In Chapter II of Book Seventh, Eliot is quite specific that the women of St. Ogg's and, indeed, any community, are responsible for the hypocritical judgments of morality. Far from being an accurate assessment of personal morality, in the opening paragraphs these judgments are shown to rest upon egotistical impulses and extraneous details of social convention. Indeed, egoism seems to be the common evil of the end of The Mill on the Floss. Not only do Stephen and Tom suffer from egoism, but the malicious gossip of the town is also the result of egoism. We will hear in Chapter IV of Book Seventh that "Society," is an abstraction created by the "ladies of St. Ogg's which served to make their consciences perfectly easy in doing what satisfied their own egoism." In contrast, Philip's letter explicitly outlines his recent shift from egoism to sympathy that has allowed him to think of Maggie and forgive her: "The new life I have found in caring for your joy and sorrow more than for what is directly my own, has transformed the spirit of rebellious murmuring into willing endurance which is the birth of strong sympathy."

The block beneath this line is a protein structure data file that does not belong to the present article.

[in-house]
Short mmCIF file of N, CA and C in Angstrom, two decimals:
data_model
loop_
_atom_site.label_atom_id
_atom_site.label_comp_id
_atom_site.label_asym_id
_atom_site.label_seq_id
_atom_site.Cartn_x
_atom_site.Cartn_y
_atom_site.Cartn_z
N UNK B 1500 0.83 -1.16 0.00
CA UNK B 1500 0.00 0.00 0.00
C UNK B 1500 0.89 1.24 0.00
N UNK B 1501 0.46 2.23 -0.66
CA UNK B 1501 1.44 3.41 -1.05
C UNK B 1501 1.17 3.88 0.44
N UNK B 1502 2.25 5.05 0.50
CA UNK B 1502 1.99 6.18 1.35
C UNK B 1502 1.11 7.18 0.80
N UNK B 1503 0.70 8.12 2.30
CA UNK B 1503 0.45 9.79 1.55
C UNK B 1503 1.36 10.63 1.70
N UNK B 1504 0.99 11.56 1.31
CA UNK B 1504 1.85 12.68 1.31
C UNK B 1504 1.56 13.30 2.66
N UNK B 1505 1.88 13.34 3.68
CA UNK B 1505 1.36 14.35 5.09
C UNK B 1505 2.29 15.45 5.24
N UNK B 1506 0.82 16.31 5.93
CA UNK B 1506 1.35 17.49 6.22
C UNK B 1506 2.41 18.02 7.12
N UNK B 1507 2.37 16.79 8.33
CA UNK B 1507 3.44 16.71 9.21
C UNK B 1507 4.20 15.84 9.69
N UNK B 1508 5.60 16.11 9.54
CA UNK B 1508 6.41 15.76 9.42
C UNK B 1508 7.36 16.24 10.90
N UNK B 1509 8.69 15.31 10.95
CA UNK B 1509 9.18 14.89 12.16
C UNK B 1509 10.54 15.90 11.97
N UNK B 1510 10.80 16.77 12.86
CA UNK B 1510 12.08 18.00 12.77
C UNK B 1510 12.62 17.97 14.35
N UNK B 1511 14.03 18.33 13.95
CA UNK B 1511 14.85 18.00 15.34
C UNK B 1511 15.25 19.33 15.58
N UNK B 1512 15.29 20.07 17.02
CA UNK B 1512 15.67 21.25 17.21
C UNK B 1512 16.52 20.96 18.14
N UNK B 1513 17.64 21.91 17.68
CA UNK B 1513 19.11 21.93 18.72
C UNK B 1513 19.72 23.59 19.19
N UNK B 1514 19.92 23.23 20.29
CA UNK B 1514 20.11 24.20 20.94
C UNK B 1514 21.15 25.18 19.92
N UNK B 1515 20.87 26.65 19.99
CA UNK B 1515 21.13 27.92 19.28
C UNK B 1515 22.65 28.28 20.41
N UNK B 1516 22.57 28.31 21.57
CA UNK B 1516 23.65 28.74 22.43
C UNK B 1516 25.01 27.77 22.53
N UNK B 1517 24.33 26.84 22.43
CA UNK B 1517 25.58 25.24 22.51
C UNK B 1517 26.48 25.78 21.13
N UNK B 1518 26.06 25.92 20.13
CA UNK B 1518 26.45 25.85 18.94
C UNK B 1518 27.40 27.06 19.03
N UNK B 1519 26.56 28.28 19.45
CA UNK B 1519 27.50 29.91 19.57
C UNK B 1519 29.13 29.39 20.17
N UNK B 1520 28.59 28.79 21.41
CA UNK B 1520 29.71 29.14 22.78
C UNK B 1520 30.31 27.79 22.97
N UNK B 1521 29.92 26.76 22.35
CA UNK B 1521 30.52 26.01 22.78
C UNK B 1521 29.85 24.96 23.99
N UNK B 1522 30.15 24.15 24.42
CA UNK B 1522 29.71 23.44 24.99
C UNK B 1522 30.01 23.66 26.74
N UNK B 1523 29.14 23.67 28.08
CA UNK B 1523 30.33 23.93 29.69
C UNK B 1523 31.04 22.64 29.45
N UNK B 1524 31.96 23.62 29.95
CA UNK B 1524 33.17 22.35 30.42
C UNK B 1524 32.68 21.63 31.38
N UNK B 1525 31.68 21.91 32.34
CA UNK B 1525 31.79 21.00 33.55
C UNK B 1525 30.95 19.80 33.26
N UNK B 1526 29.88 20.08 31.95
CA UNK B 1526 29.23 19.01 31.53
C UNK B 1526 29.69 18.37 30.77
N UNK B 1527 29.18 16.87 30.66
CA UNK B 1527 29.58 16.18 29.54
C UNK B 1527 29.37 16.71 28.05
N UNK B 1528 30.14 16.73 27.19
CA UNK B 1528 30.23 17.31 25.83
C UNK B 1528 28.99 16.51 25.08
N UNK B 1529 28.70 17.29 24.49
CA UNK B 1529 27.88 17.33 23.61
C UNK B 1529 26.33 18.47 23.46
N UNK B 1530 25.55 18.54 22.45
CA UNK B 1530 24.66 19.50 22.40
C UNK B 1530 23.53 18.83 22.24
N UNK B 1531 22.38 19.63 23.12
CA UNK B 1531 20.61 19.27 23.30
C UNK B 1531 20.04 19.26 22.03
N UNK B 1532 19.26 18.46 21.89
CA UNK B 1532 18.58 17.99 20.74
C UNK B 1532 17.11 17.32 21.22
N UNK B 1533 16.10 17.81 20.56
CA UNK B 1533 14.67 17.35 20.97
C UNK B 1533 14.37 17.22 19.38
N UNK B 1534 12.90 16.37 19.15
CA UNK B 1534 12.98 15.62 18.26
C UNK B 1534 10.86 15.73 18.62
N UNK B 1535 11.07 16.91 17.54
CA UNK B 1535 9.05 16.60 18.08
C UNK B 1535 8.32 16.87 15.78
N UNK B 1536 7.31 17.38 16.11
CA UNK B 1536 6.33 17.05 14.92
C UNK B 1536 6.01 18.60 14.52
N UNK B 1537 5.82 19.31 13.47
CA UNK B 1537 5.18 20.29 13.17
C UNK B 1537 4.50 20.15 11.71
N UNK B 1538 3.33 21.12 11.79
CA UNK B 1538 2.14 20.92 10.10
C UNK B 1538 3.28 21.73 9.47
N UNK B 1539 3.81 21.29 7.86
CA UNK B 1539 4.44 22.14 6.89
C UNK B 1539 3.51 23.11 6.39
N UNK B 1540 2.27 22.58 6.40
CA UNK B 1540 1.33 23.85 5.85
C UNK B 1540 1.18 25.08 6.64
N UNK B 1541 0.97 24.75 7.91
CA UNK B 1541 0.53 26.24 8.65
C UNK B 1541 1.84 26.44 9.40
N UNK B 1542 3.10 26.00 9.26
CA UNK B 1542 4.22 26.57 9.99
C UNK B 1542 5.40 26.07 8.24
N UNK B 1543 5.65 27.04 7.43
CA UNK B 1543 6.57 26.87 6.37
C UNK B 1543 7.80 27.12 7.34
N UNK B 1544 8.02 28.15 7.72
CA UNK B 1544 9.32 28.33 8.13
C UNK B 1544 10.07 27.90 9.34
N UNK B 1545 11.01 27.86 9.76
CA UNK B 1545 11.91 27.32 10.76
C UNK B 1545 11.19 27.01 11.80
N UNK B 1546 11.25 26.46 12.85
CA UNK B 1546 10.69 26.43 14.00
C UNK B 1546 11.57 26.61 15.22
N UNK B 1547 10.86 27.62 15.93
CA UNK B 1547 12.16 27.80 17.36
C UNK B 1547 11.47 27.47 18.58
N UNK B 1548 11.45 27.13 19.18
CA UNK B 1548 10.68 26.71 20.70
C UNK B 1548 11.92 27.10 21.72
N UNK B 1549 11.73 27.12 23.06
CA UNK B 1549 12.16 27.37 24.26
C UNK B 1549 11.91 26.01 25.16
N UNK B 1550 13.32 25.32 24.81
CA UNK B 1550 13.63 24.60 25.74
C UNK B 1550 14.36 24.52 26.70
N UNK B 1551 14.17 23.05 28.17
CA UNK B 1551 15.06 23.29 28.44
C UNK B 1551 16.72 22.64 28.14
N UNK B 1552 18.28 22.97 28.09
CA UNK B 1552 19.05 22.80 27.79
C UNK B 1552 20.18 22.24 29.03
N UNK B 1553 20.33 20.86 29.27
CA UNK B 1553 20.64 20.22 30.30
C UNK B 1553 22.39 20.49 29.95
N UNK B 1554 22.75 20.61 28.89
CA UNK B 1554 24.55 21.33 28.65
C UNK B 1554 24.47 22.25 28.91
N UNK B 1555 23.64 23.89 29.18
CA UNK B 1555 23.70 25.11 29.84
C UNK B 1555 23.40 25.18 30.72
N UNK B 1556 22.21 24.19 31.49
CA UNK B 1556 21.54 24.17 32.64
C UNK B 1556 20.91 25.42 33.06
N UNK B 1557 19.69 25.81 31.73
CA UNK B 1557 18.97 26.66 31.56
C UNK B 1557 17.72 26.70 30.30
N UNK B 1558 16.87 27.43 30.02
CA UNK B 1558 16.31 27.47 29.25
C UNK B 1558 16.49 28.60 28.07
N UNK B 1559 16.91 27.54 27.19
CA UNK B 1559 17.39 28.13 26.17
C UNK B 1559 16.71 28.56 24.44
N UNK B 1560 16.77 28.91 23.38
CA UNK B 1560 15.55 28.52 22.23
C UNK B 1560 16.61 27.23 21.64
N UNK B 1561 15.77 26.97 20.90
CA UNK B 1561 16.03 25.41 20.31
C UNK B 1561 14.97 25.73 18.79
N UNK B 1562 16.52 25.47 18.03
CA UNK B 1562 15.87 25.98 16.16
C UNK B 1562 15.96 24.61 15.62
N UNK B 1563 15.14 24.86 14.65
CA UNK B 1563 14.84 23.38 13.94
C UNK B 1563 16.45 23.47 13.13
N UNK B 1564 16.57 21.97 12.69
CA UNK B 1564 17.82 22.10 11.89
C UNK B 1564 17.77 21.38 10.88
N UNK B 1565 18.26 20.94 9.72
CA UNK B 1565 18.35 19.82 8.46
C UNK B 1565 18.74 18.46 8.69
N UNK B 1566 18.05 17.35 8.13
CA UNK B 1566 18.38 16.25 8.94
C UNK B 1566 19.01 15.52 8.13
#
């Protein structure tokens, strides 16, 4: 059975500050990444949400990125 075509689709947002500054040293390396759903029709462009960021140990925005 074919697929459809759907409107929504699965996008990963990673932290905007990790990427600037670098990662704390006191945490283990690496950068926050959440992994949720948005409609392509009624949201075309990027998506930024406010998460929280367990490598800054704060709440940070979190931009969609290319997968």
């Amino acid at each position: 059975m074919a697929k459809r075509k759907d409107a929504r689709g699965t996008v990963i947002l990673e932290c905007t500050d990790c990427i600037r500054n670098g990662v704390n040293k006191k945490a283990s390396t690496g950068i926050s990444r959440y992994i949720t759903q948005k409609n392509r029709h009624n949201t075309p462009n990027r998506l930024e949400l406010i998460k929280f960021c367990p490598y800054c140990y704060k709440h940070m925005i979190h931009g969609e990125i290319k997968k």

Besides Philip, Bob Jakin, and Mrs. Tulliver, characters who counteract the egoism of the town ladies include Dr. Kenn and Mrs. Glegg. Dr. Kenn is a singular model of morality in The Mill on the Floss. His ethics and standards are put forth as the measure against Maggie is to be harshly judged, yet, in the end, vindicated in the novel. The support of Mrs. Glegg seems somewhat surprising in view of her contrary personal character, yet it is not at all surprising in relation to her strict code of family behavior. In this depiction of Mrs. Glegg, Eliot favorably contrasts the Dodson sisters with the rest of female society in St. Ogg's.